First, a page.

Intergenerational interaction, composition in groups, arranging music, and performance  – these are all aspects of this project that I would like to highlight as significant. Composing in groups means working together to create something interesting, meaningful, and hopefully, beautiful. This is a good team-building exercise, and just a lot of fun. Also great for confidence and interaction. Performing one’s own composition in public, and getting recognition for its value, is one of the most uplifting things I enjoy as a performer, and I think that this was so for the participants also. The Jewish aspect was also meaningful to me – to teach children a song in Yiddish – a language they have never heard before – and to lead them in dancing to klezmer music, was a privilege.

Freda O’Neill, Teacher

Sixth class were enthusiastic and happy while participating in this project which made it quite easy to manage for me as their teacher. As mentioned above, the most significant part was how well both groups responded to one another.

Has anything changed in your work as a result of the project?

Ruti Lachs, Artist

I have more confidence in bringing Jewish material to schools (although I have been doing this in different ways, eg candlemaking workshops at Chanuka, for many years anyway). I bring my interests into the classroom, and I do quite complex projects, even though it is a lot of work and tires me. I put a lot of energy in, and often don’t feel that I am earning enough to warrant the amount I put in. But that is my journey. I have been very lucky to be supported along the way by a lot of lovely people. It’s worth it!

Freda O’Neill, Teacher

I would definitely be open to taking part in a project like this again. Also, the inclusion of the older generation in some school activities would be something I would consider more now.

 

Spotlight


Artist(s):

Artist Ruti Lachs

I am an innovative, professional and experienced performer, music educationist and arts facilitator. I have published two CDs of original songs, one for children (Stomping in the Woods) and one for adults (Sleeping People).

My community music business, Active Music, aims to enable everyone to enjoy live music at whatever level they can. To this end, I have run music workshops in numerous settings including hospitals, parent toddler groups, schools, youth centres, disability support groups, schools of music, nursing homes, festivals, and wedding parties. I also teach piano to children at Cork City Music College. 

I play klezmer and jazz music, at weekly sessions with Pop-Up Klezmer and in various duos and trios throughout the year. I am a solo performer, having performed two one-woman shows over the last few years, Sideways on Planet Piano  and A Different Kettle.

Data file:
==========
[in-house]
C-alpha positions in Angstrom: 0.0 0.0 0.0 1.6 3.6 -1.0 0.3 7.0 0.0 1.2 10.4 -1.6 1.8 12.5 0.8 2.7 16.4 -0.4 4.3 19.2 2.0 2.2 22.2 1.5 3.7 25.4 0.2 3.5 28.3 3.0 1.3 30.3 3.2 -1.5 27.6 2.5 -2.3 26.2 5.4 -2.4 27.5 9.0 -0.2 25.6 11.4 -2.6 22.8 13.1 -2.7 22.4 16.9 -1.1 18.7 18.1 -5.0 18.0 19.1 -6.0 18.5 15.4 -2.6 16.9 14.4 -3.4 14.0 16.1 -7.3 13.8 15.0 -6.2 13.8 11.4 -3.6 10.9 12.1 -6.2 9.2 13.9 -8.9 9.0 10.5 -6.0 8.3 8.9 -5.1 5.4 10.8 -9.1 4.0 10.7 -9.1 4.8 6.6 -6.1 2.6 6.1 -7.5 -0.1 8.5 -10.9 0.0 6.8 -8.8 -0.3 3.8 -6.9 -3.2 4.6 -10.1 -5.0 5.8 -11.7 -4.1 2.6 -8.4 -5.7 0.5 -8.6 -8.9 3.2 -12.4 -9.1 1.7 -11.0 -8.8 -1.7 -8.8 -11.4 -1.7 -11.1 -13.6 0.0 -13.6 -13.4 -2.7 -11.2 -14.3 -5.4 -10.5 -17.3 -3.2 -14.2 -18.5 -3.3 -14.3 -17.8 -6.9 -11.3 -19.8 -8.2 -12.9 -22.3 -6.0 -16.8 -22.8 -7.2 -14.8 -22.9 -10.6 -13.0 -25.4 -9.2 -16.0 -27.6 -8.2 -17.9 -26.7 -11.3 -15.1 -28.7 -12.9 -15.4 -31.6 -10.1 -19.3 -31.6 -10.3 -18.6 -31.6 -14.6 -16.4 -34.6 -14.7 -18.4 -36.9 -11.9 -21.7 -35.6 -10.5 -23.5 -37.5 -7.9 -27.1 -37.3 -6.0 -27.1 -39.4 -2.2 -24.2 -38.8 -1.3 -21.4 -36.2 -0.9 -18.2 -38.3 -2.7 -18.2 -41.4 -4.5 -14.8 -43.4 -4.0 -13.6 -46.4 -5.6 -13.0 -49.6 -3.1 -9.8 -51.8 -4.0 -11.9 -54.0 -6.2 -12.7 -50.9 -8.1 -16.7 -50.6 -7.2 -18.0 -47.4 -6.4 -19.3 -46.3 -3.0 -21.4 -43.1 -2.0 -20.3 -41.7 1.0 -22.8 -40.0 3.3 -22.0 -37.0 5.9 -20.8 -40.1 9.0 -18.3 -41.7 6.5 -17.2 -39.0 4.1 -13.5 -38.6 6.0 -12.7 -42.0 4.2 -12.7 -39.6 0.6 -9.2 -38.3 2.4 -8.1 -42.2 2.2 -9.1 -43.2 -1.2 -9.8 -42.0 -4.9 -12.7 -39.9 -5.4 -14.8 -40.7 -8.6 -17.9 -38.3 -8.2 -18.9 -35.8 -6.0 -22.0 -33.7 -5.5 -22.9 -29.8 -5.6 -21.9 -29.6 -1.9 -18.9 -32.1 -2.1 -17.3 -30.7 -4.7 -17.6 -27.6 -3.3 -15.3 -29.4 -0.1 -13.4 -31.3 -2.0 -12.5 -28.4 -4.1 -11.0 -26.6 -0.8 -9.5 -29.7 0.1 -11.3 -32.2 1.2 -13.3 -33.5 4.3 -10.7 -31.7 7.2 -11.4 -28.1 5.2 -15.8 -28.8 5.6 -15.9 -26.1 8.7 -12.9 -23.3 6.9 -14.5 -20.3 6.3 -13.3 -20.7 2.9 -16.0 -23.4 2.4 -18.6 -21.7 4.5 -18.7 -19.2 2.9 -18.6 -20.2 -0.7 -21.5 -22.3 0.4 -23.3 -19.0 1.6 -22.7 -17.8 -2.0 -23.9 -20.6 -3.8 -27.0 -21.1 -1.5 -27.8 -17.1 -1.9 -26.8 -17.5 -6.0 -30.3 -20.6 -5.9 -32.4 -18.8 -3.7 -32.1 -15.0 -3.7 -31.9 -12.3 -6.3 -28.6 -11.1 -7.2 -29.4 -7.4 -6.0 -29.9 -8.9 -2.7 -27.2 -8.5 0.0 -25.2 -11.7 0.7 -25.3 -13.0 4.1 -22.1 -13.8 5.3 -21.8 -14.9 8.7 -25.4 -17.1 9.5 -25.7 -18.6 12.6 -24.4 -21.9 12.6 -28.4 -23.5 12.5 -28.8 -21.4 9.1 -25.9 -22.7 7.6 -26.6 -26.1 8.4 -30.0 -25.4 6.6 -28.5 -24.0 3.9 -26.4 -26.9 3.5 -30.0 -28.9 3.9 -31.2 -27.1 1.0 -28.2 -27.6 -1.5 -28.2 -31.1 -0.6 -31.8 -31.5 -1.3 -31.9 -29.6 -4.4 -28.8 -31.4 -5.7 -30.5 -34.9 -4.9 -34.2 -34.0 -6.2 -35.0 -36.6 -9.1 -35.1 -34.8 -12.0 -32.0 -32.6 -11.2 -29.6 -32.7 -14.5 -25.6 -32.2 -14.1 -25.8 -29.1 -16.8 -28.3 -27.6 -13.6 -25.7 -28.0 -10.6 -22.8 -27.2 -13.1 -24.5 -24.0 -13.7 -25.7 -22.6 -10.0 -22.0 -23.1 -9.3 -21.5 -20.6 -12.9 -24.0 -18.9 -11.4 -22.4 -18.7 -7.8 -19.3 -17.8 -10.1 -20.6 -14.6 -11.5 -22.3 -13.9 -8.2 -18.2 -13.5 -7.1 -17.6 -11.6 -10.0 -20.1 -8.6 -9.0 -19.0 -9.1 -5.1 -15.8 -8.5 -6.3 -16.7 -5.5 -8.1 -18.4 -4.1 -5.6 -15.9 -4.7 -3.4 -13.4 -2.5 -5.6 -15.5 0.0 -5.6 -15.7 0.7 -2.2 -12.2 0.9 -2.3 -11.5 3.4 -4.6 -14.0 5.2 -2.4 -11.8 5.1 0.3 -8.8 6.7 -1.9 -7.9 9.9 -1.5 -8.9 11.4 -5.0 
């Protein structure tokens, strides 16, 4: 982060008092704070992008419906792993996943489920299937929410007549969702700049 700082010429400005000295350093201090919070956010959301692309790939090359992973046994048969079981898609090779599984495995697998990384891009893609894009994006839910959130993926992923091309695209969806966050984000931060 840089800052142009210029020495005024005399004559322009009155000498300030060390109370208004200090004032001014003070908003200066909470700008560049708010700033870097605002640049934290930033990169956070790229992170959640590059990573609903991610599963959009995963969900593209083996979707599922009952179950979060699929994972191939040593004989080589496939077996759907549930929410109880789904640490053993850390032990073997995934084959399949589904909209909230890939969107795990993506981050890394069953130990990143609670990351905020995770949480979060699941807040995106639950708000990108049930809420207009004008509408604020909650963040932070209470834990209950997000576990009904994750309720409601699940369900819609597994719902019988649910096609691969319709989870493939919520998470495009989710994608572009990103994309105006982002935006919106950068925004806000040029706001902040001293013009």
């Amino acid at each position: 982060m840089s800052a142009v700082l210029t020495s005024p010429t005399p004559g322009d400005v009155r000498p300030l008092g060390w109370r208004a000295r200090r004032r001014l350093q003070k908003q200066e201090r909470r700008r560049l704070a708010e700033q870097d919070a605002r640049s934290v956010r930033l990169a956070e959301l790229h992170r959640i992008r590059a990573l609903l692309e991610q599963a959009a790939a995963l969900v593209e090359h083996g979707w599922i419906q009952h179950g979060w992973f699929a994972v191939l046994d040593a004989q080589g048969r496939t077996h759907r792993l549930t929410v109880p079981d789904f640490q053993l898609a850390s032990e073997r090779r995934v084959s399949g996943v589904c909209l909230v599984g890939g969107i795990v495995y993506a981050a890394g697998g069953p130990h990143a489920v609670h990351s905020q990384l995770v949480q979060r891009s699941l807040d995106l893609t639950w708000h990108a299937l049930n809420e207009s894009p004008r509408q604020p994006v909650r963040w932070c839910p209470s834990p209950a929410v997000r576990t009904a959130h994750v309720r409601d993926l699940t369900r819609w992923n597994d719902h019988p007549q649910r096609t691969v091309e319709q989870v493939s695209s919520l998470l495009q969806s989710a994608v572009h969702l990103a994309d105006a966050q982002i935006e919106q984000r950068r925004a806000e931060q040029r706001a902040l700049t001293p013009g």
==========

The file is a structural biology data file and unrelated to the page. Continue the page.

My musical play, Green Feather Boa, set in the Cork Jewish community in the early 1900s, is currently being developed for performance in 2022/23.
My Cork Jewish Culture Virtual Walk has been awarded a National Heritage Week Award, and can be viewed on rutilachs.ie.

www.rutilachs.ie

www.activemusic.ie


Teacher(s):

Teacher Freda O'Neill

I am a primary school teacher, currently teaching sixth class in Bandonbridge N.S. in Bandon, Co. Cork. I have been teaching a range of classes in Bandonbridge N.S. since 2010.

As well as being a teacher I am a mother to two young, active boys. I love getting out for walks in beautiful West Cork, reading a good book and spending time with family.


Artist(s)

Ruti Lachs

Teacher(s)

Freda O’Neill

Fiona Giles

Noreen Walsh


Artforms

Music & Sound

School Level

Primary

School/
Participant Group

Bandonbridge National School, Co. Cork


No. Participants

45


Region

Cork

Age/Class

6th Class


Dates

September/October 2019


Weblinks


Leading Agency

Cork County Council Arts Service


Other Partners and/or Funders

Cork County Council Library Services

Key themes/ lines of enquiry

This project explored the issues around moving to a different county and how that might feel, and creating music to express this.


Curriculum Strands

Music, culture, intergenerational and intercultural activities



Composing in groups means working together to create something interesting, meaningful, and hopefully, beautiful.

Ruti Lachs, Artist

Singing to the older group - Songs for Our Time

Working on the Song - Songs for Our Time

Performance day - Songs for Our Time

Meeting of the two groups - Songs for Our Times

Working on the song - Songs for Our Times

Rehearsing in the library - Songs for Our Time